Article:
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Classical 101

Frank Sinatra Born 100-Years Ago, Saturday

Metronome magazine
Wikipedia- public domain
Frank Sinatra poses in the studio in November of 1950.

Thirty-five years ago I was selling records at the Barnes and Noble Store on Fifth Avenue at Rockefeller Center in New York. You'll have to ask your (grand) parents if the term 'record' is unknown to you. Yesterday a twenty- something asked me "what's a CD" and I'm still having chest pains.

This lowly sales clerk had an army of fancy customers, given the iconic location of the store. Among them, Vladimir Horowtiz would come in looking, not for his own recordings, but of the great Italian singers of the late 19th and early 20th centuries. The baritone Mattita Battistini (1856-1928) was a his favorite. When I asked why, the great pianist stated simply "line."

It's not a great leap from the glory of Battistini, who strung notes together like equal sized pearls on a string, to Francis Albert Sinatra of Hoboken, New Jersey, whose centennial is celebrated this year. Sinatra's voice was as a slim baritone with an even scale. There were no holes in his voice. If you listen to enough of his recordings, both live recordings and the many studio sessions, he never shouts and he never cheats. Every note and every words is firmly in place. At the same time, Sinatra has the gift of 'rubato' -the sexy bending of he line just a tad, borrowing one note value from another.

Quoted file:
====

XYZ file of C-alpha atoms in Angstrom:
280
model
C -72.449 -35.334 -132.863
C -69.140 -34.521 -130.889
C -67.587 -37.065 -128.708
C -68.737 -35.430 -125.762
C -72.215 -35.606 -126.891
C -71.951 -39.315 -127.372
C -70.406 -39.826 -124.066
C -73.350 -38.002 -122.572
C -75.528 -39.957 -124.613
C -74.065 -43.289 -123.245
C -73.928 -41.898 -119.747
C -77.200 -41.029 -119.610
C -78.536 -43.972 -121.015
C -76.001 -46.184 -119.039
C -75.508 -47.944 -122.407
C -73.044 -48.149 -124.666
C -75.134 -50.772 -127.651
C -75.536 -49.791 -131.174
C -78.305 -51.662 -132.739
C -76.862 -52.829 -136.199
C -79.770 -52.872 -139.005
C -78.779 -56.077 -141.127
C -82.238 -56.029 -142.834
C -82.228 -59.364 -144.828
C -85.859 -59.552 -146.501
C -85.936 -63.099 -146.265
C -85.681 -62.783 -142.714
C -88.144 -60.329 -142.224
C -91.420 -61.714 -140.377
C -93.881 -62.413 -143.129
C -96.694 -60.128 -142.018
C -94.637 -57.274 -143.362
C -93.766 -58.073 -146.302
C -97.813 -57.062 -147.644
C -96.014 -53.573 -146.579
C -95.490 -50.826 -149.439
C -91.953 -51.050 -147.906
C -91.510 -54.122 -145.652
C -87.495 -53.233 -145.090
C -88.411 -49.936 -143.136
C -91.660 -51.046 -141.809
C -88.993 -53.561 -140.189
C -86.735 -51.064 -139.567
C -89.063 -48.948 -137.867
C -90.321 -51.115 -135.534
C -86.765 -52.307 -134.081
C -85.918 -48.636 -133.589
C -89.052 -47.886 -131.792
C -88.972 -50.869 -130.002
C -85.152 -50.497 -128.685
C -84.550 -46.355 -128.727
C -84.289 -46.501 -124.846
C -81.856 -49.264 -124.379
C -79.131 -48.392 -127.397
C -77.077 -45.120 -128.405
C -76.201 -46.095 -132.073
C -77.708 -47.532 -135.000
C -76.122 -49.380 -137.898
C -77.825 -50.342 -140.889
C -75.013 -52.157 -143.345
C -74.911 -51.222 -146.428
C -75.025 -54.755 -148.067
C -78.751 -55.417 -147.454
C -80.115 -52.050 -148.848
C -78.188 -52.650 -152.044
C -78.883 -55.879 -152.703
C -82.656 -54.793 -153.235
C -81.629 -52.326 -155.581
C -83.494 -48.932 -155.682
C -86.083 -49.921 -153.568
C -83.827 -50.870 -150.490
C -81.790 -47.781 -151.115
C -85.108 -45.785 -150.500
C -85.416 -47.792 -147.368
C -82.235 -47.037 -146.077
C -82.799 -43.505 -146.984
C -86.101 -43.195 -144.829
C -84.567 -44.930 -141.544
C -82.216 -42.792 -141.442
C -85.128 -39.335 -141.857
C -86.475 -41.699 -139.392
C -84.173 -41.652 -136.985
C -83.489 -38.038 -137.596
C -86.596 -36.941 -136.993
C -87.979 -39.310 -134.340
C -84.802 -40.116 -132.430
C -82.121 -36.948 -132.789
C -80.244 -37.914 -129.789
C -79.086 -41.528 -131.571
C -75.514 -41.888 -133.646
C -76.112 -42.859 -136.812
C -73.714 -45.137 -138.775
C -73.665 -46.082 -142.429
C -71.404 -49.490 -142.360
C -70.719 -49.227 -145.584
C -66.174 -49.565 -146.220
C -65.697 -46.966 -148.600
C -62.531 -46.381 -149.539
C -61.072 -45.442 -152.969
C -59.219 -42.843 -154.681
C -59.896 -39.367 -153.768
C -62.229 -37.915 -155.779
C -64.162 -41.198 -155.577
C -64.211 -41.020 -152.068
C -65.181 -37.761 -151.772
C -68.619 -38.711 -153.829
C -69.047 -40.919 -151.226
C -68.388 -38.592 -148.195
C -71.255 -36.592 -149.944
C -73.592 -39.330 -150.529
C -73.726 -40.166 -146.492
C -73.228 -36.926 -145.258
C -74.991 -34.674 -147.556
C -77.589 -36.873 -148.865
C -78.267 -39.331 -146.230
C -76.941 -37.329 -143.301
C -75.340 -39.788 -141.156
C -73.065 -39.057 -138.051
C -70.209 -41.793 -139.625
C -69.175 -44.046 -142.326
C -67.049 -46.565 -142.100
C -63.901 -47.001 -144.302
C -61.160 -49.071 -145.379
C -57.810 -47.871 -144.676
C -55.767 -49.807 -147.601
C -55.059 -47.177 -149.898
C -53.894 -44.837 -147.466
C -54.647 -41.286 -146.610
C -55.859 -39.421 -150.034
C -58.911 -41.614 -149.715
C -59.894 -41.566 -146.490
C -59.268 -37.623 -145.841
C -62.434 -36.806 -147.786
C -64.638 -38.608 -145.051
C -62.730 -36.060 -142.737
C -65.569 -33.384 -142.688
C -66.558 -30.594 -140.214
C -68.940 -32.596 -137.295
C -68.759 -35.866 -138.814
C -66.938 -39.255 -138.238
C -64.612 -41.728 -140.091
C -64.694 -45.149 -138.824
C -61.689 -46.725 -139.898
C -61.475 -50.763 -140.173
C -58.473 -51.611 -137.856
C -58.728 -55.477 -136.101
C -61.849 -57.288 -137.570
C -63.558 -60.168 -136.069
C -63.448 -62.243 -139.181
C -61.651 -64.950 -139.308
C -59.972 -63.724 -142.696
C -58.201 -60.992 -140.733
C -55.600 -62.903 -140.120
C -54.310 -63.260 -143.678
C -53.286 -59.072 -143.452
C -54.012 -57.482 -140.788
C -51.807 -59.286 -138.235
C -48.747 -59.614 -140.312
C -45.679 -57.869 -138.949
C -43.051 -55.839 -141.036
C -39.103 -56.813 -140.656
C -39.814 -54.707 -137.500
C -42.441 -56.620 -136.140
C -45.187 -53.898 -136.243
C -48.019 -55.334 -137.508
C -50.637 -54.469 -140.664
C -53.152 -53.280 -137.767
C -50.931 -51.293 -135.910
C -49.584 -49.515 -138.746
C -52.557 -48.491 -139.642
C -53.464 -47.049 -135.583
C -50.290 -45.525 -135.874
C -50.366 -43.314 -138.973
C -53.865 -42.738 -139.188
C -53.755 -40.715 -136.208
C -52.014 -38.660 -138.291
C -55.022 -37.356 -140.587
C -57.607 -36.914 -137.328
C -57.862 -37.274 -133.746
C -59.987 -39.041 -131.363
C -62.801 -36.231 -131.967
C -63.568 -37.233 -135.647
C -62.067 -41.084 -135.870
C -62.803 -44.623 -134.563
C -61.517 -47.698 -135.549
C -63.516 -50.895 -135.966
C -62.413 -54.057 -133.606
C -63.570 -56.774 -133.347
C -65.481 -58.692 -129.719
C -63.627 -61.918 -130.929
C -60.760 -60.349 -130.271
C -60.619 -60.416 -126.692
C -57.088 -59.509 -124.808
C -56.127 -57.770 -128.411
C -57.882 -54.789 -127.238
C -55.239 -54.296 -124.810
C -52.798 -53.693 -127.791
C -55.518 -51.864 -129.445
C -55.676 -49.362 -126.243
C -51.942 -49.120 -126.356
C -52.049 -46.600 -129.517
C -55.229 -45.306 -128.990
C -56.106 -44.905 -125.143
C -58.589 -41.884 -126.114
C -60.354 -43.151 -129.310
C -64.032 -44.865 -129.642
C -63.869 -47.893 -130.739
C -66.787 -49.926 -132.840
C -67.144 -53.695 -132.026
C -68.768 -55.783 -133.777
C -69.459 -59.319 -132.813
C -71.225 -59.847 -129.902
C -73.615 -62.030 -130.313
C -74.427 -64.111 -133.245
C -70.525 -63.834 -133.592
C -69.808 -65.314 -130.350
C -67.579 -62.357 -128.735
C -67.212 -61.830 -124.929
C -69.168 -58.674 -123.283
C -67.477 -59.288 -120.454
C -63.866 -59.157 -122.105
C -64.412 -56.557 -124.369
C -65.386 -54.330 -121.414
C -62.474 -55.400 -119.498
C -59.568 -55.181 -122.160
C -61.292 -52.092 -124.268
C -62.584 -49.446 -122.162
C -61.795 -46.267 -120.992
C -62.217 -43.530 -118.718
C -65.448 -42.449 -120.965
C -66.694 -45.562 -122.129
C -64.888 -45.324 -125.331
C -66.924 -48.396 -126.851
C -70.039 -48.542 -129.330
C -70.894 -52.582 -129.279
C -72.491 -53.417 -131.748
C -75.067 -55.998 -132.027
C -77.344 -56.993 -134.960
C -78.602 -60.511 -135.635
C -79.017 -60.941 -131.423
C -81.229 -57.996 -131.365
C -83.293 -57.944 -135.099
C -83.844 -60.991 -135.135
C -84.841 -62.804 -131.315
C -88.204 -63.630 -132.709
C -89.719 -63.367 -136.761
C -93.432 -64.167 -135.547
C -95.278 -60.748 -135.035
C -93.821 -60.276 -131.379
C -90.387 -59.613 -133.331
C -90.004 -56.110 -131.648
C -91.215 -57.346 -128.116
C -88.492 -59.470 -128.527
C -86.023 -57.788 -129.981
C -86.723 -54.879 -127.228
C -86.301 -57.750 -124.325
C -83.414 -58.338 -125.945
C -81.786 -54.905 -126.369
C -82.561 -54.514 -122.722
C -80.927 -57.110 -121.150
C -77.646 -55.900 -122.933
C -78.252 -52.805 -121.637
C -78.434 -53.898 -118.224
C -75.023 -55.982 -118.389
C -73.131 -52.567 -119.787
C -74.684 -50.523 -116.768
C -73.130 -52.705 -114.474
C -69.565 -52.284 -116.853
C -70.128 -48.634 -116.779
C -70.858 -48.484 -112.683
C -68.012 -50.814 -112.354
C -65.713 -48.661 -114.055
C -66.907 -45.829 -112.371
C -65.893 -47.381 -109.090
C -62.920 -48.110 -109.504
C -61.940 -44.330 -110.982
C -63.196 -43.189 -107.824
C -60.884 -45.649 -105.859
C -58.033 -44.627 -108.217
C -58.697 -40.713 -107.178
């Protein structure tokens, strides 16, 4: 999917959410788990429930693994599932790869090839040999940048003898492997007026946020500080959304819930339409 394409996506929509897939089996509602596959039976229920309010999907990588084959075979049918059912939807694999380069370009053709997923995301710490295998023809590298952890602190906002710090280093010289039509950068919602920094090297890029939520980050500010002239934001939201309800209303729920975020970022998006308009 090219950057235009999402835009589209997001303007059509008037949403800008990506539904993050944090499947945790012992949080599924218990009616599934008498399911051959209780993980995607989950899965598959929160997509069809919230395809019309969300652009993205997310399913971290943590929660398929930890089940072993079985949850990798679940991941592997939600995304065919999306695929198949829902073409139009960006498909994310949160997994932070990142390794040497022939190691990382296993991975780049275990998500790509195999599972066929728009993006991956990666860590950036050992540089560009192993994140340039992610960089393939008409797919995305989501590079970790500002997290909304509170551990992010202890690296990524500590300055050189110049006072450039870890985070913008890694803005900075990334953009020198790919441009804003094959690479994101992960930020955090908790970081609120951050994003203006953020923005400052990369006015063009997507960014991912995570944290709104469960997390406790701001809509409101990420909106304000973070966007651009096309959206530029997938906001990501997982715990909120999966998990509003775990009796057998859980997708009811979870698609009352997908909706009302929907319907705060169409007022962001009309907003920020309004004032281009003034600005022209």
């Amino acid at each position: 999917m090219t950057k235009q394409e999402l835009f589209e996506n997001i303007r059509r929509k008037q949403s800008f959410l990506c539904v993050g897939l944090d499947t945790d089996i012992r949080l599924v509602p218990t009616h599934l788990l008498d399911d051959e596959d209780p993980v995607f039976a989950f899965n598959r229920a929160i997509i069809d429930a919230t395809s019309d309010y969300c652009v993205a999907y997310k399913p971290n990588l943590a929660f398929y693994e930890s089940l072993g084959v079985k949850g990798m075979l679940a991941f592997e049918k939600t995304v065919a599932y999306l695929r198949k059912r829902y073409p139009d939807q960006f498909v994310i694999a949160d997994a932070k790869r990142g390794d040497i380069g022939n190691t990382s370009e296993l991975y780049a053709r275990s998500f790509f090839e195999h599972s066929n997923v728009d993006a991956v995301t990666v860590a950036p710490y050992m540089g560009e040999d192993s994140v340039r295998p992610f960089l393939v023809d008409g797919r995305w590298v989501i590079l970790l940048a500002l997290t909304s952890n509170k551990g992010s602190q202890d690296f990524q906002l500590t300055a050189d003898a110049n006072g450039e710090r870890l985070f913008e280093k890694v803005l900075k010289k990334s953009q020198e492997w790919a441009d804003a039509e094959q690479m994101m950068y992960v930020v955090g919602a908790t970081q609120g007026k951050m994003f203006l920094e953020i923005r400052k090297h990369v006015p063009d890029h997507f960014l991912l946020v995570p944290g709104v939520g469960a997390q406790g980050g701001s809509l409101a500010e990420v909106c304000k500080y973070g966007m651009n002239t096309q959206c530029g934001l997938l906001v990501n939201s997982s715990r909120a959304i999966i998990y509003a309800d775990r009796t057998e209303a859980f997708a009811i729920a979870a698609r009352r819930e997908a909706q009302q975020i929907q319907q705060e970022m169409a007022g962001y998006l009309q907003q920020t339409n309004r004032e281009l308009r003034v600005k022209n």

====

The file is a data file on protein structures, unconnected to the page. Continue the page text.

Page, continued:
Ring-a-ding-ding boys and girls, Sinatra had a good voice and was a great singer. There are great voices and good singers (I'll never tell).  Frank Sinatra, in a world filled with controversy and Ava Gardner, was always a great story teller with his voice. In the old words vs. music argument, Sinatra might put words first, but in performance he was that rare example: seamless. 

Keep spreading the news. Frank Sinatra would have turned 100 on December 12. Like Battistini and Horowitz, Sinatra's performances will be admired 100 years from now.